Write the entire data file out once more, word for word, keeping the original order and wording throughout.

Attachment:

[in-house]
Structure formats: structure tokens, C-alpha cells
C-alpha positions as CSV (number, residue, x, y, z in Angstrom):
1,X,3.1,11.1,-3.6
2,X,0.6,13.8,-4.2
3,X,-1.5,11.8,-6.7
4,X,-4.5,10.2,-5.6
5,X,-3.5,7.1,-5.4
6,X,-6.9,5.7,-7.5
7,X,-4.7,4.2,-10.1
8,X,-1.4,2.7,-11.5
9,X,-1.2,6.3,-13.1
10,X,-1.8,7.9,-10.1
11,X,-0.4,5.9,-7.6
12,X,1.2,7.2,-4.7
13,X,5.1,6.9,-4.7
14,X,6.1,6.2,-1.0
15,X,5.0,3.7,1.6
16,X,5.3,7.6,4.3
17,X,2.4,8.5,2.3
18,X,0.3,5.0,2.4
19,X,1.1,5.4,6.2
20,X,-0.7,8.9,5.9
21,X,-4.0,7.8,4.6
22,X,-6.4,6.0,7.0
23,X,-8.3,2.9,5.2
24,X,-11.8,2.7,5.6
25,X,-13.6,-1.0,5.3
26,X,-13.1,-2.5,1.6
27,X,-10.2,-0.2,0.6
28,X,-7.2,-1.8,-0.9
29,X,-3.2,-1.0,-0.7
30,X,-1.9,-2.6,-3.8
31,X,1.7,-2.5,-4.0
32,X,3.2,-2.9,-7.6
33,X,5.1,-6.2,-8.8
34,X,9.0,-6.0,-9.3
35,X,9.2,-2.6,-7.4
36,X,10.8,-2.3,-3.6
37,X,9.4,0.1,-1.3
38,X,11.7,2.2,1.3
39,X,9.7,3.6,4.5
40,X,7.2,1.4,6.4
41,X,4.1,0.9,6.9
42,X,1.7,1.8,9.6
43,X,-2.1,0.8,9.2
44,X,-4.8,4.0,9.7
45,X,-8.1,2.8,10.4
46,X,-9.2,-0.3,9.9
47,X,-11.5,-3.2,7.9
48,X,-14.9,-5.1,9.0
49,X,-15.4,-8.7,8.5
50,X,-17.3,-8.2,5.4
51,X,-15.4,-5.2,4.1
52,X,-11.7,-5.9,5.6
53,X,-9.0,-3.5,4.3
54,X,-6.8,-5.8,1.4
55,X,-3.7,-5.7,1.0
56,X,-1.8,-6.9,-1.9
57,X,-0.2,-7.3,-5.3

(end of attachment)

[in-house]
Structure formats: structure tokens, C-alpha cells
C-alpha positions as CSV (number, residue, x, y, z in Angstrom):
1,X,3.1,11.1,-3.6
2,X,0.6,13.8,-4.2
3,X,-1.5,11.8,-6.7
4,X,-4.5,10.2,-5.6
5,X,-3.5,7.1,-5.4
6,X,-6.9,5.7,-7.5
7,X,-4.7,4.2,-10.1
8,X,-1.4,2.7,-11.5
9,X,-1.2,6.3,-13.1
10,X,-1.8,7.9,-10.1
11,X,-0.4,5.9,-7.6
12,X,1.2,7.2,-4.7
13,X,5.1,6.9,-4.7
14,X,6.1,6.2,-1.0
15,X,5.0,3.7,1.6
16,X,5.3,7.6,4.3
17,X,2.4,8.5,2.3
18,X,0.3,5.0,2.4
19,X,1.1,5.4,6.2
20,X,-0.7,8.9,5.9
21,X,-4.0,7.8,4.6
22,X,-6.4,6.0,7.0
23,X,-8.3,2.9,5.2
24,X,-11.8,2.7,5.6
25,X,-13.6,-1.0,5.3
26,X,-13.1,-2.5,1.6
27,X,-10.2,-0.2,0.6
28,X,-7.2,-1.8,-0.9
29,X,-3.2,-1.0,-0.7
30,X,-1.9,-2.6,-3.8
31,X,1.7,-2.5,-4.0
32,X,3.2,-2.9,-7.6
33,X,5.1,-6.2,-8.8
34,X,9.0,-6.0,-9.3
35,X,9.2,-2.6,-7.4
36,X,10.8,-2.3,-3.6
37,X,9.4,0.1,-1.3
38,X,11.7,2.2,1.3
39,X,9.7,3.6,4.5
40,X,7.2,1.4,6.4
41,X,4.1,0.9,6.9
42,X,1.7,1.8,9.6
43,X,-2.1,0.8,9.2
44,X,-4.8,4.0,9.7
45,X,-8.1,2.8,10.4
46,X,-9.2,-0.3,9.9
47,X,-11.5,-3.2,7.9
48,X,-14.9,-5.1,9.0
49,X,-15.4,-8.7,8.5
50,X,-17.3,-8.2,5.4
51,X,-15.4,-5.2,4.1
52,X,-11.7,-5.9,5.6
53,X,-9.0,-3.5,4.3
54,X,-6.8,-5.8,1.4
55,X,-3.7,-5.7,1.0
56,X,-1.8,-6.9,-1.9
57,X,-0.2,-7.3,-5.3